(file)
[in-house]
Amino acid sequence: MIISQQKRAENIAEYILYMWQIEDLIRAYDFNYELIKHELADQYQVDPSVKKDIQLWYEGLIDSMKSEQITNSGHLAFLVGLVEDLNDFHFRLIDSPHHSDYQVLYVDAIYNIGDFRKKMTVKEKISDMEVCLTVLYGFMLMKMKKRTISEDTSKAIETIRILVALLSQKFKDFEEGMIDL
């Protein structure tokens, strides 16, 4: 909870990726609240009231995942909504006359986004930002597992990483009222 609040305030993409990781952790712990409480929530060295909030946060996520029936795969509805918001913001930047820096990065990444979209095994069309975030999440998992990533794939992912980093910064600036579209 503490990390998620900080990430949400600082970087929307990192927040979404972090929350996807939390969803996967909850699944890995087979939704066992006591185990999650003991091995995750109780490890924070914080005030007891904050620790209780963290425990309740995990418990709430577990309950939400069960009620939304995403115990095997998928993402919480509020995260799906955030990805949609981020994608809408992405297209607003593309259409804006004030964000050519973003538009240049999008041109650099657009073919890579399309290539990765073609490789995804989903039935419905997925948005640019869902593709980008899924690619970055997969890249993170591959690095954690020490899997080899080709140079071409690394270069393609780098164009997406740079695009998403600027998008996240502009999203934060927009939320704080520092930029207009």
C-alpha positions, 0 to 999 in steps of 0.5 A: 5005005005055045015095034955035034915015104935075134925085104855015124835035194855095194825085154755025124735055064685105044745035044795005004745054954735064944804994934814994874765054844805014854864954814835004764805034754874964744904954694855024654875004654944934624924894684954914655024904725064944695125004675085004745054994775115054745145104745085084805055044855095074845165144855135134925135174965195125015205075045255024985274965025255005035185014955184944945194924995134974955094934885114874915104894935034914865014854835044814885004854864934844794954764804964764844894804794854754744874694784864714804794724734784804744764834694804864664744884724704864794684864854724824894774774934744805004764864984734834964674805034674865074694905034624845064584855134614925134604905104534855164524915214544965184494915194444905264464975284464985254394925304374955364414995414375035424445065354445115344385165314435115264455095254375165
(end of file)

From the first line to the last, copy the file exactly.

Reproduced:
[in-house]
Amino acid sequence: MIISQQKRAENIAEYILYMWQIEDLIRAYDFNYELIKHELADQYQVDPSVKKDIQLWYEGLIDSMKSEQITNSGHLAFLVGLVEDLNDFHFRLIDSPHHSDYQVLYVDAIYNIGDFRKKMTVKEKISDMEVCLTVLYGFMLMKMKKRTISEDTSKAIETIRILVALLSQKFKDFEEGMIDL
């Protein structure tokens, strides 16, 4: 909870990726609240009231995942909504006359986004930002597992990483009222 609040305030993409990781952790712990409480929530060295909030946060996520029936795969509805918001913001930047820096990065990444979209095994069309975030999440998992990533794939992912980093910064600036579209 503490990390998620900080990430949400600082970087929307990192927040979404972090929350996807939390969803996967909850699944890995087979939704066992006591185990999650003991091995995750109780490890924070914080005030007891904050620790209780963290425990309740995990418990709430577990309950939400069960009620939304995403115990095997998928993402919480509020995260799906955030990805949609981020994608809408992405297209607003593309259409804006004030964000050519973003538009240049999008041109650099657009073919890579399309290539990765073609490789995804989903039935419905997925948005640019869902593709980008899924690619970055997969890249993170591959690095954690020490899997080899080709140079071409690394270069393609780098164009997406740079695009998403600027998008996240502009999203934060927009939320704080520092930029207009």
C-alpha positions, 0 to 999 in steps of 0.5 A: 5005005005055045015095034955035034915015104935075134925085104855015124835035194855095194825085154755025124735055064685105044745035044795005004745054954735064944804994934814994874765054844805014854864954814835004764805034754874964744904954694855024654875004654944934624924894684954914655024904725064944695125004675085004745054994775115054745145104745085084805055044855095074845165144855135134925135174965195125015205075045255024985274965025255005035185014955184944945194924995134974955094934885114874915104894935034914865014854835044814885004854864934844794954764804964764844894804794854754744874694784864714804794724734784804744764834694804864664744884724704864794684864854724824894774774934744805004764864984734834964674805034674865074694905034624845064584855134614925134604905104534855164524915214544965184494915194444905264464975284464985254394925304374955364414995414375035424445065354445115344385165314435115264455095254375165